UND has transitioned to another method of evaluating professor performance known as the Student Evaluation of Learning and Feedback for Instructors.
SELFI will be replacing the USAT form, which was previously used to measure student performance at UND, although both will still be used this fall. Unlike the USAT form, the SELFI will be conducted online.
According to UND’s website, the SELFI evaluations will serve three purposes:
Faculty use information from course evaluations to improve their courses and teaching methods, and to determine whether course content is meeting the needs of their students
Deans and department chairs review course evaluation data to assess both their faculty, and the value of courses offered in their department.
University committees include course evaluation data as part of faculty reviews, to determine promotion and tenure.
The SELFI was used in pilot program this summer. This academic year is viewed as a transition year, with UND aiming for Fall of 2017 to complete the transtion.
In 2014, the Student Evaluation of Teaching Implementation Committee, formed by University Senate, identified several issues with the USAT: non-normal distributions, a lack of multi-dimensionality, and evidence of repetitive/redundant questions. It went on to describe the USAT form as “poor or unsatisfactory.”
Following that initial report, another SETIC committee was formed to evaluate how to transition to a new system. This committee was composed of representatives from UND’s faculty, staff and student body. Blake Andert, current UND student body vice-president, served as the student’s representative on the committee.
“This is something I saw that could potentially be a big benefit on campus and a big benefit to the student body,” Andert said, who has been volunteering his time on the project for close to a year.
This committee issued their final report on the SELFI this fall. They conducted a series of focus groups throughout the fall of 2015 to get feedback on the new evaluation. Using this feedback, they generated another proposed version of the evaluation, which again was subject to feedback from focus groups and revision.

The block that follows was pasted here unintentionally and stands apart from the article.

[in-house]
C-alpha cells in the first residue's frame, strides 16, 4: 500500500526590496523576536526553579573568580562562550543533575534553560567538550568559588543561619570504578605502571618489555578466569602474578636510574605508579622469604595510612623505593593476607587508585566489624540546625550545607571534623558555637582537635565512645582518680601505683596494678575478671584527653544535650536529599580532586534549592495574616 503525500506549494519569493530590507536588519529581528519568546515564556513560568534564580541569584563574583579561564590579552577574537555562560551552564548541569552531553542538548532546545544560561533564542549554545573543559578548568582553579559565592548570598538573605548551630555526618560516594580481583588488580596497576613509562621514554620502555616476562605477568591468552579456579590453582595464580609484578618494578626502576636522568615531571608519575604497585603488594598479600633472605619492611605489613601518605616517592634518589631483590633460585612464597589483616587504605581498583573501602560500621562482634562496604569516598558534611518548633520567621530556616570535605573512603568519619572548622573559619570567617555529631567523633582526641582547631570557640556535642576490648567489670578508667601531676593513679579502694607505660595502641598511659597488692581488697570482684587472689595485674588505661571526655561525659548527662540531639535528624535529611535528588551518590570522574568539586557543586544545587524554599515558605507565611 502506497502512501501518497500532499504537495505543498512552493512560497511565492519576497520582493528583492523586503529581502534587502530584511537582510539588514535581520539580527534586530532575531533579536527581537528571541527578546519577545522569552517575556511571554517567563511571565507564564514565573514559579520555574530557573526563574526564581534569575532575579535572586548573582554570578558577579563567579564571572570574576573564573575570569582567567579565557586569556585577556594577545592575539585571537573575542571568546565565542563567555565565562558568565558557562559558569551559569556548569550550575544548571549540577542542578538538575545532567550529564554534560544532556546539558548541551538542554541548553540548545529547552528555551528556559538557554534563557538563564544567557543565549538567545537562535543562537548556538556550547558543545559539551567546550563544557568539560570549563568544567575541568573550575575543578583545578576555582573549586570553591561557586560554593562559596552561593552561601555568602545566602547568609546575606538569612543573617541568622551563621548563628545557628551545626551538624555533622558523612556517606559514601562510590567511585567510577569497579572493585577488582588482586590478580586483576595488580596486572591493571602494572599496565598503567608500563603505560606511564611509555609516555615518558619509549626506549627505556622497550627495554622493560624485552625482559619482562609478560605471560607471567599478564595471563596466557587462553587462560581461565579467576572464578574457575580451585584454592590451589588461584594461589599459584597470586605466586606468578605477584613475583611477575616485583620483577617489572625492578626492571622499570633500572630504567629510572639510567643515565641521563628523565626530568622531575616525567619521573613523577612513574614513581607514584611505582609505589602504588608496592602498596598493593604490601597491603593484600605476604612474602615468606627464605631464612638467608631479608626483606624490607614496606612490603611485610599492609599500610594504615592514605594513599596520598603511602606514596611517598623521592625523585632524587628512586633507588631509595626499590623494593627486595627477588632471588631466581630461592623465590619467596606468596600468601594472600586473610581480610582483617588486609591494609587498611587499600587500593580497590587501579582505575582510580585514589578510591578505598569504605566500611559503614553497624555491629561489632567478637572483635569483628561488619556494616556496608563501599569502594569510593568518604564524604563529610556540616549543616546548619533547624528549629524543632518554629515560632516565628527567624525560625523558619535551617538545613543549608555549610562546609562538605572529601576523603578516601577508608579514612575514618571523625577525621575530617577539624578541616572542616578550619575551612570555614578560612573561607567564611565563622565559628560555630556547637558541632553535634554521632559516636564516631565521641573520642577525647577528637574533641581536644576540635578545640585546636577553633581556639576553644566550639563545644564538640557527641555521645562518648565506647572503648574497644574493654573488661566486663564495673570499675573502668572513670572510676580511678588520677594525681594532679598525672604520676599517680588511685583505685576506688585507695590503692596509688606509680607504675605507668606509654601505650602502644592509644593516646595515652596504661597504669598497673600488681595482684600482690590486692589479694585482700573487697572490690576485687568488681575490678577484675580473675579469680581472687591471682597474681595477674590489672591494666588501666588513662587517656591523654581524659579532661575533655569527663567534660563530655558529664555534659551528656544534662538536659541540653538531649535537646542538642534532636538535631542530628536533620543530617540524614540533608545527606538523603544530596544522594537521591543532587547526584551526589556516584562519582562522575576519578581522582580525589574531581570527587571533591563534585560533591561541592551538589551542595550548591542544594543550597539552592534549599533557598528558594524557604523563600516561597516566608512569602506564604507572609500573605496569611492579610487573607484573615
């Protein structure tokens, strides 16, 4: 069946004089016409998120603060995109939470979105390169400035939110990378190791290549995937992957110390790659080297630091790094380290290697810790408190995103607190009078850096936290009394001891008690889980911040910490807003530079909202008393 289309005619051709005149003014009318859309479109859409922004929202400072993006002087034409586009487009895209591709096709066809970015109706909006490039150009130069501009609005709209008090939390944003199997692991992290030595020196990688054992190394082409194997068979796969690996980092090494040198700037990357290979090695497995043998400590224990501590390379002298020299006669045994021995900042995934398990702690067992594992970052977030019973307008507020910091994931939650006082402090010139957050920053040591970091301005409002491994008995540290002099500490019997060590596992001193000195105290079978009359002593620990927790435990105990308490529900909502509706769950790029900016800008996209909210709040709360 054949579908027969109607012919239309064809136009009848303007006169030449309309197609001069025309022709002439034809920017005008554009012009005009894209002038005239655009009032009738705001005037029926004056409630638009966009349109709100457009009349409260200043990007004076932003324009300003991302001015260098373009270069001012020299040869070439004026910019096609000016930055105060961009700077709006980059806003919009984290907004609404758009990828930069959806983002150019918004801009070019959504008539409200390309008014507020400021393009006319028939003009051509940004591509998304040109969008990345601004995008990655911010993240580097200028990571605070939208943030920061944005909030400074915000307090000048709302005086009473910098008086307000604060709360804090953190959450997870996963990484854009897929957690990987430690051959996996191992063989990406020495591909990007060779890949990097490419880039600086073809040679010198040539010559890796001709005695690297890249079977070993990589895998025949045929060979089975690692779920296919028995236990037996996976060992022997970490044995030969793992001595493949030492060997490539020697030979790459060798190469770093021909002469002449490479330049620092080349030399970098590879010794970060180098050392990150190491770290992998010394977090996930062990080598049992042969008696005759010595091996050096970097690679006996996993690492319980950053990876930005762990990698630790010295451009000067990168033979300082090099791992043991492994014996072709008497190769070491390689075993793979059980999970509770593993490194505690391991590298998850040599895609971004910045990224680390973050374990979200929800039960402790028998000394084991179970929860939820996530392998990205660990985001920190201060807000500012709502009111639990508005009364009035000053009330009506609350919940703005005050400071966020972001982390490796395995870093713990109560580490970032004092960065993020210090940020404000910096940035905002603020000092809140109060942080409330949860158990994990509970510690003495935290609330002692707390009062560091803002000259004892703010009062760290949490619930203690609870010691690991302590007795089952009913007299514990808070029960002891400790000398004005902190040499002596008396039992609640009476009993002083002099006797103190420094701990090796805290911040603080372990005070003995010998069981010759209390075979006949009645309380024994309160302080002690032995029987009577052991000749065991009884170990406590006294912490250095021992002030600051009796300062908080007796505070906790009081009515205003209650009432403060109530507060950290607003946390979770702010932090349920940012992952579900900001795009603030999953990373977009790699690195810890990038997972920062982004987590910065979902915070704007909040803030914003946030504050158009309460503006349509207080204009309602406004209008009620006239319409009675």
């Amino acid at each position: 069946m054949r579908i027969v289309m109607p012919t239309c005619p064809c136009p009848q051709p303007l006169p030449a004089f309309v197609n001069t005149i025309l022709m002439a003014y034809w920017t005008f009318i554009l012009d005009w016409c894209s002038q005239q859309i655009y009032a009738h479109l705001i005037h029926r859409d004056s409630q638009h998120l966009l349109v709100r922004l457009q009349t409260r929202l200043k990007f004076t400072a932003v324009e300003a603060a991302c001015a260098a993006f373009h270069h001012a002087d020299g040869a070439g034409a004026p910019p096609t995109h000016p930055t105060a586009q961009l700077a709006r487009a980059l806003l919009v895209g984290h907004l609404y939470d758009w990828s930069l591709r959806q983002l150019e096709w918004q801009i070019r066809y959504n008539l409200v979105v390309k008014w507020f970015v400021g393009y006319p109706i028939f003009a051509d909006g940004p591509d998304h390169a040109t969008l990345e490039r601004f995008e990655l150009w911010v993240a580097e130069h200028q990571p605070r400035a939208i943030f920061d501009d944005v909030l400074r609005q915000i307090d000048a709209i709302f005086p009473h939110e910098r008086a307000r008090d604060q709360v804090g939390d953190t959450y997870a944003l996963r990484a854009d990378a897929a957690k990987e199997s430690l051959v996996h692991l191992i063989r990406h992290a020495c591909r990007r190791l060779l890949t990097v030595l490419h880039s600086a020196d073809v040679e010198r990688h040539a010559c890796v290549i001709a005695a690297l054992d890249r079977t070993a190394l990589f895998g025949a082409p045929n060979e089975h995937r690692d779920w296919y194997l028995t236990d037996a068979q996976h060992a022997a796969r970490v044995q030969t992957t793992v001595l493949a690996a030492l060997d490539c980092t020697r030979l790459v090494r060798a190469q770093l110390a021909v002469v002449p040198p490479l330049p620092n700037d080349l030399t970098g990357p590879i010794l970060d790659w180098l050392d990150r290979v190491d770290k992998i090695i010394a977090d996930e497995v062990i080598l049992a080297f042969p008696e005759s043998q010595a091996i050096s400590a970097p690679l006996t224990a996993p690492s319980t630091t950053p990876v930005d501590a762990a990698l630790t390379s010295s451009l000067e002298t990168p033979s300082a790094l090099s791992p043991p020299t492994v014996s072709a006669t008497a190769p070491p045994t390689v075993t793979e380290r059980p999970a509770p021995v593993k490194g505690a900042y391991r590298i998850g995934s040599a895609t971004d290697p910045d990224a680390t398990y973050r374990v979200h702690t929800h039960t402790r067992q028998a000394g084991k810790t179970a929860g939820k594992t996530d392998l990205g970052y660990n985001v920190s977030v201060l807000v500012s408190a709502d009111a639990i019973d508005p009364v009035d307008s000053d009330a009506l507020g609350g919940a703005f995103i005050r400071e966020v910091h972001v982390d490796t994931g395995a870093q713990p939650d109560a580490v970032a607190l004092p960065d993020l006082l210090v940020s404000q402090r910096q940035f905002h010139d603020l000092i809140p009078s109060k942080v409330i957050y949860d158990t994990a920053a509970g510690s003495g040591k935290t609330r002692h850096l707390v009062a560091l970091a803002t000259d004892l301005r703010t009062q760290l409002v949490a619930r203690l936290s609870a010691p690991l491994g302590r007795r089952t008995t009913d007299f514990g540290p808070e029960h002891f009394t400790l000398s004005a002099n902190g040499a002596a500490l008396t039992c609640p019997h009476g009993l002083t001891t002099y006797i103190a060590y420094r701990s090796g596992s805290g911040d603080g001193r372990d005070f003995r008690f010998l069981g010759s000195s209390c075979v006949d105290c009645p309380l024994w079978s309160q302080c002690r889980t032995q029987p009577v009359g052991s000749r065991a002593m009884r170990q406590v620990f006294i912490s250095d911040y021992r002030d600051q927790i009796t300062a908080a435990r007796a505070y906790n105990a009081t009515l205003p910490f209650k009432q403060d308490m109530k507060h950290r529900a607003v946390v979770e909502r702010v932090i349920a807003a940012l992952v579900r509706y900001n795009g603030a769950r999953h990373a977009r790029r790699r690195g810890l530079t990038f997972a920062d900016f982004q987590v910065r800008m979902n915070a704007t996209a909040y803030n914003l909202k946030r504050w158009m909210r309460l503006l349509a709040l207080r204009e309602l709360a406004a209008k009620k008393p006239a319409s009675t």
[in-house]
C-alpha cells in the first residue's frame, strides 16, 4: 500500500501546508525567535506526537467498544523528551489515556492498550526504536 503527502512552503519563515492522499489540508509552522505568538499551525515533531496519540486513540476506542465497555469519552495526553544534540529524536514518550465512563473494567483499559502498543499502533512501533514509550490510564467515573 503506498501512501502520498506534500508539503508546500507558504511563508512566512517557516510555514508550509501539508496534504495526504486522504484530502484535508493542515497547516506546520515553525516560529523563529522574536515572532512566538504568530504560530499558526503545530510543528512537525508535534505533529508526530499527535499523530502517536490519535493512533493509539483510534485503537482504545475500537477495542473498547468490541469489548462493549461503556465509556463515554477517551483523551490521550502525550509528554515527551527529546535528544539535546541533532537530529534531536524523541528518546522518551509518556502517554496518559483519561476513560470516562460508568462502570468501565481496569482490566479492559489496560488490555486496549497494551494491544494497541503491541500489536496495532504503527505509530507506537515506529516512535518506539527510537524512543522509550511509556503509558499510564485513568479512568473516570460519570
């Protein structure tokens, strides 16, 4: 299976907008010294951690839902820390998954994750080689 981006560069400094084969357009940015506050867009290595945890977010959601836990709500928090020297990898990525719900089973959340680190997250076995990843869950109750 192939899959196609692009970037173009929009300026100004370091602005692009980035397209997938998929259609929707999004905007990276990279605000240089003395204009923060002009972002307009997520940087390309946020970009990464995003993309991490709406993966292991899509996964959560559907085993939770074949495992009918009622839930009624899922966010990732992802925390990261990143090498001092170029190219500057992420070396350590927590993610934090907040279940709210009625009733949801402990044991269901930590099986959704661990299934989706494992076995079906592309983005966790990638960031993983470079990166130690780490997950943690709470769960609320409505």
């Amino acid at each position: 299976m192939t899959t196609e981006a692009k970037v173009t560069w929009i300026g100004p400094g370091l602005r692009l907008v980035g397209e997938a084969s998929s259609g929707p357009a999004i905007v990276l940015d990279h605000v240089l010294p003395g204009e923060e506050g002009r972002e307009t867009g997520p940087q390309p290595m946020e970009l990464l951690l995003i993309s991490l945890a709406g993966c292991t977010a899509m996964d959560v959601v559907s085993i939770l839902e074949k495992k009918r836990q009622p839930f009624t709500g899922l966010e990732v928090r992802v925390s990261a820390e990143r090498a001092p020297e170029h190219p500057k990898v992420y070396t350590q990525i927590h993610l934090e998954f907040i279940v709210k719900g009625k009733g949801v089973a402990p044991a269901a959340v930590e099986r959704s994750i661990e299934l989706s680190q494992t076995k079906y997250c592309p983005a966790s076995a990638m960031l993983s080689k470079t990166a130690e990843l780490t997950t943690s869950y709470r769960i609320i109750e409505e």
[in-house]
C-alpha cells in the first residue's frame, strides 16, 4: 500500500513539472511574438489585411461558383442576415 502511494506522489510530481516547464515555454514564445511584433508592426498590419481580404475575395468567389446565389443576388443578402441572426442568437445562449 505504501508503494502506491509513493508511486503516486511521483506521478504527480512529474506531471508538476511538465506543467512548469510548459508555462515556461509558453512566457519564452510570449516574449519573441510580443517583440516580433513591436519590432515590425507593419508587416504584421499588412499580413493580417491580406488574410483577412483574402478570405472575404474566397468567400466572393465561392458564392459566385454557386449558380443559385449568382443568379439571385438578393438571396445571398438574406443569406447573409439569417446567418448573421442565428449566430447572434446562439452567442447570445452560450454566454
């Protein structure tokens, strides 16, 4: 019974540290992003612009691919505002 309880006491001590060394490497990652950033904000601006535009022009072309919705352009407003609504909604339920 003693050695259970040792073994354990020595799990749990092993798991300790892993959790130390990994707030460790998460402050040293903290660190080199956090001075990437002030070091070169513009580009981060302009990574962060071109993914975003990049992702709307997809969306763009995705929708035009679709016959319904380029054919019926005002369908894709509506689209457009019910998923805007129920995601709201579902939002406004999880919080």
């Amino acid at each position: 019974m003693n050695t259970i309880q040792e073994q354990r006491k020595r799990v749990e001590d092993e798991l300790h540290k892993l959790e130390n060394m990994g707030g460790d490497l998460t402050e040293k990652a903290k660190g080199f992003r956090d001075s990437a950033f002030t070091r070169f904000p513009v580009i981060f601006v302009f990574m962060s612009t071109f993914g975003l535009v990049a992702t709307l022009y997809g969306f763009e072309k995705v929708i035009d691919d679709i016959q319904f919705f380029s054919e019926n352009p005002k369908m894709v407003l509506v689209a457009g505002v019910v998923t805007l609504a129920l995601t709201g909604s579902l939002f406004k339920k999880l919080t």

Andert said that the committee also reviewed methods used at similar institutions and attempted to tailor them to UND.
During the focus group process, the report noted that some faculty were concerned with how these evaluations, including the current USAT form, would be used.
“Interestingly, the value of its use was split, with some participants seeing how it can be used for summative and formative feedback, while others were concerned about how the university will use these forms and whether or not they will be used in a punitive manner,” the report said.
Andert noted that switching to an online process would allow for UND to more quickly and efficiently analyze the data from the survey.
The Student Evaluation of Educational Quality (SEEQ) questionnaire developed by Herbert Marsh in 1982, widely seen as one of the most valid methods for students to analyze teacher performance, served as the basis of the SELFI.
According to the SETIC report, “In terms of validity, SEEQ ratings significantly correlate with faculty evaluations of own teaching, student performance on exams, and trained external observers.” Several of the questions from this original questionnaire were changed throughout the committee’s process.
In the final report produced by SETIC, the committee members noted that several of the questions were dropped to reduce the number of the items on the evaluation or because the questions were too subjective.
The three open-ended questions at the conclusion of the USAT form will be retained in the new SELFI. Faculty are also able to add questions to the survey if they wish.
The full report from UND on the process the university took to develop the SELFI and other information regarding the evaluation can be found at http://und.edu/research/institutional-research/selfi/.
Sean Cleary is a copy editor for The Dakota Student. He can be reached at [email protected]